If no-one at the Australian Securities and Investments Commission quits over the failed prosecution of Fortescue Metals Group and Andrew Forrest then someone ought to be sacked.
Not only has ASIC wasted time and taxpayers' money on what was a pointless case from the day it was launched, but the focus on Forrest will have prevented other, more worthwhile prosecutions, from proceeding.
Many lessons will be learned from Forrest v ASIC but I think two are particularly important.
Firstly, that Australian companies dealing with China must take extra care in the wording of any agreement and make sure that there are no “lost in translation” situations, which is essentially what happened with Fortescue.
Secondly, the Australian Government should take the opportunity to urge ASIC to re-focus its law enforcement actions on more important cases, and ones that it can win rather than taking a wild swing at a mining entrepreneur who has annoyed them in the past.
The China factor is the hardest of the two because the country remains a mystery to many Australians even after two decades of closer economic relations.
Enforcing agreements made with Chinese companies is a particularly difficult era of the law, a fact that Fortescue has not been alone in discovering.
While ASIC was pursuing Forrest through Australia’s courts a similar case was unfolding in China which saw another iron ore miner, Mt Gibson Mining, trying to enforce a contract signed by a Chinese buyer.
The Chinese company had clearly reneged on a contract, refusing to pay for iron ore deliveries, forcing Mt Gibson to try and use the Chinese courts to have the contract honoured – a process which proved to be practically impossible as the Chinese company called on friends in government and the legal system to thwart the process.
There was never any attempt by Chinese authorities to prosecute one of its companies, or to assist Mt Gibson in pursuing what was a flagrant abuse of a contract and the legal system.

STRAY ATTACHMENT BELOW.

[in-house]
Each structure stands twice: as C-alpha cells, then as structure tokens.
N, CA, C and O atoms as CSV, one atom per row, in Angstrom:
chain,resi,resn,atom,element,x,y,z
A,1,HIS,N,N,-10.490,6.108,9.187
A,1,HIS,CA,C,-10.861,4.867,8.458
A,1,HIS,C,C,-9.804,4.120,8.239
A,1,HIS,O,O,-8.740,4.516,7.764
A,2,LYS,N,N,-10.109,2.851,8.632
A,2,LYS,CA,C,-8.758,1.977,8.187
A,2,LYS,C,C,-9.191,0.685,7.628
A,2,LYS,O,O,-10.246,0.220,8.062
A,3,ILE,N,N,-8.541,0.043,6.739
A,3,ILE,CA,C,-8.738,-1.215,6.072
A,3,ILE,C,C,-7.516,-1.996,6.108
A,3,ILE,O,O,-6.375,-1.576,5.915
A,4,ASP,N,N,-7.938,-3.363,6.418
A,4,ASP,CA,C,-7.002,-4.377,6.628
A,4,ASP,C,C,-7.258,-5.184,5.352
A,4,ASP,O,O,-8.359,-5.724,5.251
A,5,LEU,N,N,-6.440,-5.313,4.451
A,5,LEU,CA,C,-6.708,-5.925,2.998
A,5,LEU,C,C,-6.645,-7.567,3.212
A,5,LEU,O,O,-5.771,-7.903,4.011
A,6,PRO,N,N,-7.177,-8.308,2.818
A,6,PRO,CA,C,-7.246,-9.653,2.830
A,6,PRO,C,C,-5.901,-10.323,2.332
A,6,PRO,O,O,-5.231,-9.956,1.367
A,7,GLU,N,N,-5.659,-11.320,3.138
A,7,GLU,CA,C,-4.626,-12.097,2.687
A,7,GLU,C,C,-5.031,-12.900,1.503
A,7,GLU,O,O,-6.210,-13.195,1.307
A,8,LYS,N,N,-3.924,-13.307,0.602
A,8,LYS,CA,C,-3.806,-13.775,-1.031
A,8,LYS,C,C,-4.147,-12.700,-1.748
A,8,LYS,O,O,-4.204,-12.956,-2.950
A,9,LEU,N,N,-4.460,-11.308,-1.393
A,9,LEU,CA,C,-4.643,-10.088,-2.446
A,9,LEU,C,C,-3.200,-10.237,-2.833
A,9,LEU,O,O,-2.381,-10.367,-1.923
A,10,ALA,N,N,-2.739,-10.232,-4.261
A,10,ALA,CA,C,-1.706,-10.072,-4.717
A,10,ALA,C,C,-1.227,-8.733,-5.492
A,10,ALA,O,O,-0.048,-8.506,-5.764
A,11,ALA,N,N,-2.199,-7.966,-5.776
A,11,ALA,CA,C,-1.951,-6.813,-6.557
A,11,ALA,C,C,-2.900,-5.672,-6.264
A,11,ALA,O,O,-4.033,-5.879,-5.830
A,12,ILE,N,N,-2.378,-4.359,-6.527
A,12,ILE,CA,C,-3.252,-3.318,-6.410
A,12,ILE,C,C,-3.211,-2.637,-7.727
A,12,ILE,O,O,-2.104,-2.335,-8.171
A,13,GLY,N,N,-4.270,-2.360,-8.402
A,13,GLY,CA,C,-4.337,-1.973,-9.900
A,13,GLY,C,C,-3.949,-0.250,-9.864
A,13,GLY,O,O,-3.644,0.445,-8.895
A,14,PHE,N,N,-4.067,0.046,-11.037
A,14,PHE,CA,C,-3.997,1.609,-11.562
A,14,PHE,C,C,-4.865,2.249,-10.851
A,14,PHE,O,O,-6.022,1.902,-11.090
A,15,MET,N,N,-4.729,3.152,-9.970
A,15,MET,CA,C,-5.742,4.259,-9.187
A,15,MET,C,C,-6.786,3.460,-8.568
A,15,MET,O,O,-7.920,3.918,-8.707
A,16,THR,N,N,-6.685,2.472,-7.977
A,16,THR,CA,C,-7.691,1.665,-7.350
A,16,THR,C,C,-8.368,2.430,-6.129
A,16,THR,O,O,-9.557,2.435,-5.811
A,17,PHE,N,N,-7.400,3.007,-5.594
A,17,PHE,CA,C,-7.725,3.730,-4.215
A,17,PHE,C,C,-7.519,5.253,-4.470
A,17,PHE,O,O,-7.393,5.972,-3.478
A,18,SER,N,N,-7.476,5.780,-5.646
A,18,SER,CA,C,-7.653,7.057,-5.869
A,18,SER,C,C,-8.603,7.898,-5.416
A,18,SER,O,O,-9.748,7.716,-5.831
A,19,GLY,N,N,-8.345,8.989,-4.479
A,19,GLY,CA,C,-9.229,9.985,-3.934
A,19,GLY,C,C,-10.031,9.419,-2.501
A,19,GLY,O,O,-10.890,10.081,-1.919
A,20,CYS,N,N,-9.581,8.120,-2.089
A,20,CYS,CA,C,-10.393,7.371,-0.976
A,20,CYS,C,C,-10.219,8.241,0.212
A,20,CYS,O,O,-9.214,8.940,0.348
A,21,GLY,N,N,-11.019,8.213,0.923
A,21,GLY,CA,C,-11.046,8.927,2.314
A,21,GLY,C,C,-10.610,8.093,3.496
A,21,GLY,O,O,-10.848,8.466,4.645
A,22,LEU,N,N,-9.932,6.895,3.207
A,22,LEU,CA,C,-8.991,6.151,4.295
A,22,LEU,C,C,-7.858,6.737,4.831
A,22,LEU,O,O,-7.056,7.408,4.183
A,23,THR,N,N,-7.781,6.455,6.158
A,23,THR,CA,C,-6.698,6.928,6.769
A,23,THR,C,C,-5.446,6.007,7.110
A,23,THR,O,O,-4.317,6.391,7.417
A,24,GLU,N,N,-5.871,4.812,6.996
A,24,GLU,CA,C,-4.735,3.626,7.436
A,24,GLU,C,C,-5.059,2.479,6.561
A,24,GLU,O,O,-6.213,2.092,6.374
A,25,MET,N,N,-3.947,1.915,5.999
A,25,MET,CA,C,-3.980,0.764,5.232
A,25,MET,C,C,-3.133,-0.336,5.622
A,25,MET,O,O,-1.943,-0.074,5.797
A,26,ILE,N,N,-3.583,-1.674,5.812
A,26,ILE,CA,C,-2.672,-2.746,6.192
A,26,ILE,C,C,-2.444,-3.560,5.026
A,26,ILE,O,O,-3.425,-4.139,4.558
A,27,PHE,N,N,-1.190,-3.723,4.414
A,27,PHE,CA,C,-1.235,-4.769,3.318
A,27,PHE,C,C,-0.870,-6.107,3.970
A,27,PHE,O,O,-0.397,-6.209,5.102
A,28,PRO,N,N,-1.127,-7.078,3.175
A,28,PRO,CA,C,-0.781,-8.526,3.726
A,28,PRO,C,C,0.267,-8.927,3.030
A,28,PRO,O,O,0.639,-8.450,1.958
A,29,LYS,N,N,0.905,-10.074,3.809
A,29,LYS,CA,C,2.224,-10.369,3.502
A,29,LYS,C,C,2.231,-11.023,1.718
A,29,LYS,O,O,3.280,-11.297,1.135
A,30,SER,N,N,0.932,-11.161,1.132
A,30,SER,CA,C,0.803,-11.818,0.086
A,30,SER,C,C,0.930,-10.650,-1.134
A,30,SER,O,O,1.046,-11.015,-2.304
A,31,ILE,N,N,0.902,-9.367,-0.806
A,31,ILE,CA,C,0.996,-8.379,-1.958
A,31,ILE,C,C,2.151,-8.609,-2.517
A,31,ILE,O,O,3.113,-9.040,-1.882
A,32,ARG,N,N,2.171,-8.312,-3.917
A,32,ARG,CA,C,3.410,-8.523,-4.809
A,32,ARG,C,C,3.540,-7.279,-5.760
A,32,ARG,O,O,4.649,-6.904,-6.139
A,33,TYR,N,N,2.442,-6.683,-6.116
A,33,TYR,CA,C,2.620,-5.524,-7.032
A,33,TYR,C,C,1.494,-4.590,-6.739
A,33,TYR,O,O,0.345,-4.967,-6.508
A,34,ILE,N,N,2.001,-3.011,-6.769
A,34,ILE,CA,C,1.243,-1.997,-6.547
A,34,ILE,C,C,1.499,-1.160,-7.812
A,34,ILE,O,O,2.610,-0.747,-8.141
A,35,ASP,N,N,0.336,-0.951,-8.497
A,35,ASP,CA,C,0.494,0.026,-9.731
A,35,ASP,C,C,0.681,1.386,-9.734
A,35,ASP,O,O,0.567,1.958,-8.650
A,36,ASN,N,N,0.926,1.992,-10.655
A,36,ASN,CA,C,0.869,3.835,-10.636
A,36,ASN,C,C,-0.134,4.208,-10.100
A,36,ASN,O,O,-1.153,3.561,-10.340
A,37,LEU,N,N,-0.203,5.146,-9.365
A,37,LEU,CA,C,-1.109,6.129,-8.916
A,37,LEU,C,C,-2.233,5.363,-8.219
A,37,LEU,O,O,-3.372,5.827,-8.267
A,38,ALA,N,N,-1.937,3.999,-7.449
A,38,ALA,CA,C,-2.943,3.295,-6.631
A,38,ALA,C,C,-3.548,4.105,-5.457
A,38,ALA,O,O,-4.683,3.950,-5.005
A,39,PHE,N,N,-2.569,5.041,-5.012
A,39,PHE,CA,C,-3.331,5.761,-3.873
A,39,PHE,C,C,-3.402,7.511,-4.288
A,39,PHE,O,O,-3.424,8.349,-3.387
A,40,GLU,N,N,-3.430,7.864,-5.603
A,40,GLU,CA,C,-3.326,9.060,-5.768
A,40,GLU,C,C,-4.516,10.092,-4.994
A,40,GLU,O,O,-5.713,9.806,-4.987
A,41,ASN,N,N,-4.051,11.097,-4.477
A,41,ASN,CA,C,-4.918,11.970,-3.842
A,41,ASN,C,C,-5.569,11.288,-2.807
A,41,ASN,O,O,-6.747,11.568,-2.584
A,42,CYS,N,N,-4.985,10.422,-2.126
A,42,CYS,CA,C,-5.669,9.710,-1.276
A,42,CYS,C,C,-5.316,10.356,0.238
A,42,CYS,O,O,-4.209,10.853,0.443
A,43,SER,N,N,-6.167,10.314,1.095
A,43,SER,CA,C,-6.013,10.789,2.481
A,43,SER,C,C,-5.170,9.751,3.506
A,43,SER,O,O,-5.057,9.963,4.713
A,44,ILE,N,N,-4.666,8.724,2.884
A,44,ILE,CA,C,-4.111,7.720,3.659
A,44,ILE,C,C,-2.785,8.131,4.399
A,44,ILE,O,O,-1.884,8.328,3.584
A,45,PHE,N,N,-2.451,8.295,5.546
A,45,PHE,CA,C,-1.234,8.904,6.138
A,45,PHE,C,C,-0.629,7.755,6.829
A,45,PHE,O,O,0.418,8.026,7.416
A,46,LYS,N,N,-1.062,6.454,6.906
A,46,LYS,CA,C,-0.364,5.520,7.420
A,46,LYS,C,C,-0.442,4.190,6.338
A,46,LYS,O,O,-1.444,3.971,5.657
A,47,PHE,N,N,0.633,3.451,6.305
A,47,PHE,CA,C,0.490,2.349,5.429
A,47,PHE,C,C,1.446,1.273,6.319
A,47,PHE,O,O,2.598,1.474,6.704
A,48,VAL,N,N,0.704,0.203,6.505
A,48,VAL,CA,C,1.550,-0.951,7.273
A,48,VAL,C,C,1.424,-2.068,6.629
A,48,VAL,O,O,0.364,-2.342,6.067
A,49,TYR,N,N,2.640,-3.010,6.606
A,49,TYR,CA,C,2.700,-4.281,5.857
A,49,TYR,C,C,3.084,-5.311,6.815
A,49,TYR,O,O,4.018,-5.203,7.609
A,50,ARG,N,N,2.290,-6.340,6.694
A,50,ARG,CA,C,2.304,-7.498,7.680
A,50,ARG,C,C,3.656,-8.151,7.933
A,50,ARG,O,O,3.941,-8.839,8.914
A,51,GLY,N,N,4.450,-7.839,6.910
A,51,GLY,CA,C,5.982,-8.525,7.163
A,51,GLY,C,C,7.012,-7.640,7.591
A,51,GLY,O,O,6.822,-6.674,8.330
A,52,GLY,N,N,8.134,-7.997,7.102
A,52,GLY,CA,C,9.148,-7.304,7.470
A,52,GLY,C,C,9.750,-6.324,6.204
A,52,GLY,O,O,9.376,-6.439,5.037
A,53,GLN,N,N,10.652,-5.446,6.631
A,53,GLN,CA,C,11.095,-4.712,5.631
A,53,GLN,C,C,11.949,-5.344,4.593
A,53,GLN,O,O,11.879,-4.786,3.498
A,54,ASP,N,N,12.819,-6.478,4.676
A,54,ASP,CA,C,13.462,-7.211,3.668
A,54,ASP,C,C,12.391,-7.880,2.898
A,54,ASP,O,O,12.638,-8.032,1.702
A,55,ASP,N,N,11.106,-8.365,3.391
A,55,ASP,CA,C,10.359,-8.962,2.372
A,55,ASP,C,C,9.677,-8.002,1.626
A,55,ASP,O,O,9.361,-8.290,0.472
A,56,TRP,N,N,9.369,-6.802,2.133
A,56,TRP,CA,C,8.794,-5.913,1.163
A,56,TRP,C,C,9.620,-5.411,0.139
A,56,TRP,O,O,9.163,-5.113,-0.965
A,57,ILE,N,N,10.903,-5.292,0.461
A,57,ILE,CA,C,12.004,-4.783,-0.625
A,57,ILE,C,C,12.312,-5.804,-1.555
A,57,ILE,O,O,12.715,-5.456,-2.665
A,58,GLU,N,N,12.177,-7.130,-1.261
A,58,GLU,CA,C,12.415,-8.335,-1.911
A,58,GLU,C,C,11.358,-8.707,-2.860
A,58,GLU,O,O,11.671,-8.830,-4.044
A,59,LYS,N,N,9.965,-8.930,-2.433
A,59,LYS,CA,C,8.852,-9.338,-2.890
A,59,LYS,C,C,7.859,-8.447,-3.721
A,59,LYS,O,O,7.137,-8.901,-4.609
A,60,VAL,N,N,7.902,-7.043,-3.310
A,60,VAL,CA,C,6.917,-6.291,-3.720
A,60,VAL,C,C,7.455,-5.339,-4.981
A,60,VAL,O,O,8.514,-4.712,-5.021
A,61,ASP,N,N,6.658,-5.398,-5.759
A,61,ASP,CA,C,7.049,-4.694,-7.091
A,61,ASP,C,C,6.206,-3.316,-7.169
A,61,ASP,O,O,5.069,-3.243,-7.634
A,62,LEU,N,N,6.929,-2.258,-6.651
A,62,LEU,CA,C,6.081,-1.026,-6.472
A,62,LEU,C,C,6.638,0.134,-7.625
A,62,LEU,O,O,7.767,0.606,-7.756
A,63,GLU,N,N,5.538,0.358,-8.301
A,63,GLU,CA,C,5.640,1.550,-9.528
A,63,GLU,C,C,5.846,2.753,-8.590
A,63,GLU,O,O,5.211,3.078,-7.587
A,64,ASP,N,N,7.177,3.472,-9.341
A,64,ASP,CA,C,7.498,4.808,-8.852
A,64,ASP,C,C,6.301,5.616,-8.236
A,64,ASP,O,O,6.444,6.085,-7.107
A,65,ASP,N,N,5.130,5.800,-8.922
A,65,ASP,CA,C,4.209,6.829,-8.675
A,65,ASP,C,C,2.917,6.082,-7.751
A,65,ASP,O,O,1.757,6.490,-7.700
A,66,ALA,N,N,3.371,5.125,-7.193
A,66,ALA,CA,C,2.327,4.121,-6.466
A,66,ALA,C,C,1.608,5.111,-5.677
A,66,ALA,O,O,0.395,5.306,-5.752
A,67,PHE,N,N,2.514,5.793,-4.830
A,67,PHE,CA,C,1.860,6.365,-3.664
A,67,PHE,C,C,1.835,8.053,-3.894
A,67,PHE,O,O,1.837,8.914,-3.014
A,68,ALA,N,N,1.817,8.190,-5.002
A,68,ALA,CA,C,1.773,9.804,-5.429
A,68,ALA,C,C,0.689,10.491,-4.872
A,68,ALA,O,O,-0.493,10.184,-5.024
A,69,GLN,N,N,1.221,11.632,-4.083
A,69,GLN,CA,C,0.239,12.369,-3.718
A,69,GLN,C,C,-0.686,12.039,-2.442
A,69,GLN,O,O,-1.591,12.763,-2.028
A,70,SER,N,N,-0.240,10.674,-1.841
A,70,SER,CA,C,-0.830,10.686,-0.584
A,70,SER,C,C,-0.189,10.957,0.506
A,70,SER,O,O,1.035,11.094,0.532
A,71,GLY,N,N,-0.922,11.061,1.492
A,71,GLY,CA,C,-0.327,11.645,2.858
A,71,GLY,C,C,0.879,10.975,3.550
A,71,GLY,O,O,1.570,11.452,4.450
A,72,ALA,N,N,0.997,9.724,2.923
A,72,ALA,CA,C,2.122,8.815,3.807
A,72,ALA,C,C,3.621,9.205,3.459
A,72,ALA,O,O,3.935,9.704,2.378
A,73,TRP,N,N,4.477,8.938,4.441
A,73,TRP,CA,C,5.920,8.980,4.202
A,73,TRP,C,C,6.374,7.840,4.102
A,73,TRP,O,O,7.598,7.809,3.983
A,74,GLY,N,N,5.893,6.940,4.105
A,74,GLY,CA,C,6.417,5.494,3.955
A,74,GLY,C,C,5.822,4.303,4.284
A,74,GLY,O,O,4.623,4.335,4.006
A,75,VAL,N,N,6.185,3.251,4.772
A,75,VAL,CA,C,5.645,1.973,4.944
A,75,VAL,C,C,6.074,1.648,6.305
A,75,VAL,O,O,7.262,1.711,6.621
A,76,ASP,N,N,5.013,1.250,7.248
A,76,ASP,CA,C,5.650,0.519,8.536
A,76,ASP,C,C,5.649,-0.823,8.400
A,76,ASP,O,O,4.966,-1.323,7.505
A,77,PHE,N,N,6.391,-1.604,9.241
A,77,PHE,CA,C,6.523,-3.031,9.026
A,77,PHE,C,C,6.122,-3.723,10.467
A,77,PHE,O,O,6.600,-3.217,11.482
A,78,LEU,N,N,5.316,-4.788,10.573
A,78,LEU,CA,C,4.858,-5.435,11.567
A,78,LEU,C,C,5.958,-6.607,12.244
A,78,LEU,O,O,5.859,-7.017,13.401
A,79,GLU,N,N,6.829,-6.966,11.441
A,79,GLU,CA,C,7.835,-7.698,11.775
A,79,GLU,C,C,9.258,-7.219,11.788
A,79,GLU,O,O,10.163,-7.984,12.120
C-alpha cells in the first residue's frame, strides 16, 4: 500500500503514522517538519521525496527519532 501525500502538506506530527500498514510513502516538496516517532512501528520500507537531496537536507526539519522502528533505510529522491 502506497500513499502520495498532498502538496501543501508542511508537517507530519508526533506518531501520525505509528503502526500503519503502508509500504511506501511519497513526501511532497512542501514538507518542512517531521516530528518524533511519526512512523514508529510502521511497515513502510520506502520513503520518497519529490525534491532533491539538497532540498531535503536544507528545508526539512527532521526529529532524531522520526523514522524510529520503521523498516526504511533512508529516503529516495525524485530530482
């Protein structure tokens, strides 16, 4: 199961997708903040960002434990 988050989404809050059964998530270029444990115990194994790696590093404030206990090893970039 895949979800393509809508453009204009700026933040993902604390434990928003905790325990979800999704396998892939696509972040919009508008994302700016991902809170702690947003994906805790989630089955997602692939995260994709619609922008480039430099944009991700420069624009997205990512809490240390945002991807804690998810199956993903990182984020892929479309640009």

The Fortescue case is different only is as much as Forrest allegedly misled investors by saying he had a “binding” agreement rather than what turned out, from the Chinese perspective, to be a “framework” agreement.
It was either a “lost in translation” event, or a negotiating ploy by the Chinese, but whichever way it is analysed there was never any doubt that Fortescue and Forrest believed they had a binding agreement.
ASIC copped a warning shot across its bows when the original Federal Court prosecution over the “binding” statement was lost.
At that point the regulator could, and should, have walked away. It didn’t, persisting with the case until is scored a win on appeal.
Today’s decision of the High Court is the last word on a case which should never have been launched, partly because it was flimsy and hung on an understanding of a single word (binding), and partly because of the way different arms of government ganged up on Forrest.
Not a man who needs defending I found it deeply disturbing that the ASIC allegations against Forrest were so willingly embraced by some prominent broadcasters at the Australian Broadcasting Corporation.
In one crisp encounter I was asked to speak on the Fortescue case as it was heading for the Federal Court. Apparently I had been chosen because it was believed I would talk about Forrest’s previous problems and help paint a negative picture of the man.
When it became clear that I did not agree with ASIC’s prosecution, and voiced an opinion that I thought Forrest would eventually be vindicated, the invitation from the host of the ABC program was withdrawn.
ASIC was wrong to pursue Forrest. The ABC was wrong to ignore people prepared to argue his case.
Both of those government-funded organisations need to consider very carefully how they use taxpayer funds in the future.